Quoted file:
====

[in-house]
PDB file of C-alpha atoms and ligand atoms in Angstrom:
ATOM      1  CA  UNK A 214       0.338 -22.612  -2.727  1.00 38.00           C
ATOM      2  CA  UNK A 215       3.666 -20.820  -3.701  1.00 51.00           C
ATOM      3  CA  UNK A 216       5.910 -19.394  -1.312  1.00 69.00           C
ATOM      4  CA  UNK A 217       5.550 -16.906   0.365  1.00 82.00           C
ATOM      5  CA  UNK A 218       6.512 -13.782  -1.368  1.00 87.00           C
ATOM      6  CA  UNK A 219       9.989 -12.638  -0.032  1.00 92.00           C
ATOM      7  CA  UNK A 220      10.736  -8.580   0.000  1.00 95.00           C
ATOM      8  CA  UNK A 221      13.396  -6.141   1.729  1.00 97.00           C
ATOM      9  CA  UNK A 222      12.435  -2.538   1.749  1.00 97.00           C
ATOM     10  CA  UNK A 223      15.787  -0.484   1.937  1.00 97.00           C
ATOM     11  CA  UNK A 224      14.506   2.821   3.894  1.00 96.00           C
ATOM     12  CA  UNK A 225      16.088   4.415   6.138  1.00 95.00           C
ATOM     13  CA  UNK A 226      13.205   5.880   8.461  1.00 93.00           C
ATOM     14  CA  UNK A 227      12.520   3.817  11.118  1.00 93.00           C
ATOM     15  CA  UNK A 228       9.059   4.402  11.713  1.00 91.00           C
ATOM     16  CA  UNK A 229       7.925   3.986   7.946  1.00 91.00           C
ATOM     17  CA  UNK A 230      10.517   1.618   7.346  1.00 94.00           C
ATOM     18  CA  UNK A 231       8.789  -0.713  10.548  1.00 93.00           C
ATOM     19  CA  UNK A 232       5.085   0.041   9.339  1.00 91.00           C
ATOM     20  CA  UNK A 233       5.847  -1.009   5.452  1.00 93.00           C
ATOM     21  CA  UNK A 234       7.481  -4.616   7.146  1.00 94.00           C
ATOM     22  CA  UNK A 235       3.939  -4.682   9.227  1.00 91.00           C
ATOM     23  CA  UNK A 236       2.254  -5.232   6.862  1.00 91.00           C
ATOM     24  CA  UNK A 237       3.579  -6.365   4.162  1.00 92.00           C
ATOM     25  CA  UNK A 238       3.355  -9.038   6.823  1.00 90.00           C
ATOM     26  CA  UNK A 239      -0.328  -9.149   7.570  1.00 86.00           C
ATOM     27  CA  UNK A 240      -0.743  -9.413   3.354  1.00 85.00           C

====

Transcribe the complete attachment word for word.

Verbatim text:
[in-house]
PDB file of C-alpha atoms and ligand atoms in Angstrom:
ATOM      1  CA  UNK A 214       0.338 -22.612  -2.727  1.00 38.00           C
ATOM      2  CA  UNK A 215       3.666 -20.820  -3.701  1.00 51.00           C
ATOM      3  CA  UNK A 216       5.910 -19.394  -1.312  1.00 69.00           C
ATOM      4  CA  UNK A 217       5.550 -16.906   0.365  1.00 82.00           C
ATOM      5  CA  UNK A 218       6.512 -13.782  -1.368  1.00 87.00           C
ATOM      6  CA  UNK A 219       9.989 -12.638  -0.032  1.00 92.00           C
ATOM      7  CA  UNK A 220      10.736  -8.580   0.000  1.00 95.00           C
ATOM      8  CA  UNK A 221      13.396  -6.141   1.729  1.00 97.00           C
ATOM      9  CA  UNK A 222      12.435  -2.538   1.749  1.00 97.00           C
ATOM     10  CA  UNK A 223      15.787  -0.484   1.937  1.00 97.00           C
ATOM     11  CA  UNK A 224      14.506   2.821   3.894  1.00 96.00           C
ATOM     12  CA  UNK A 225      16.088   4.415   6.138  1.00 95.00           C
ATOM     13  CA  UNK A 226      13.205   5.880   8.461  1.00 93.00           C
ATOM     14  CA  UNK A 227      12.520   3.817  11.118  1.00 93.00           C
ATOM     15  CA  UNK A 228       9.059   4.402  11.713  1.00 91.00           C
ATOM     16  CA  UNK A 229       7.925   3.986   7.946  1.00 91.00           C
ATOM     17  CA  UNK A 230      10.517   1.618   7.346  1.00 94.00           C
ATOM     18  CA  UNK A 231       8.789  -0.713  10.548  1.00 93.00           C
ATOM     19  CA  UNK A 232       5.085   0.041   9.339  1.00 91.00           C
ATOM     20  CA  UNK A 233       5.847  -1.009   5.452  1.00 93.00           C
ATOM     21  CA  UNK A 234       7.481  -4.616   7.146  1.00 94.00           C
ATOM     22  CA  UNK A 235       3.939  -4.682   9.227  1.00 91.00           C
ATOM     23  CA  UNK A 236       2.254  -5.232   6.862  1.00 91.00           C
ATOM     24  CA  UNK A 237       3.579  -6.365   4.162  1.00 92.00           C
ATOM     25  CA  UNK A 238       3.355  -9.038   6.823  1.00 90.00           C
ATOM     26  CA  UNK A 239      -0.328  -9.149   7.570  1.00 86.00           C
ATOM     27  CA  UNK A 240      -0.743  -9.413   3.354  1.00 85.00           C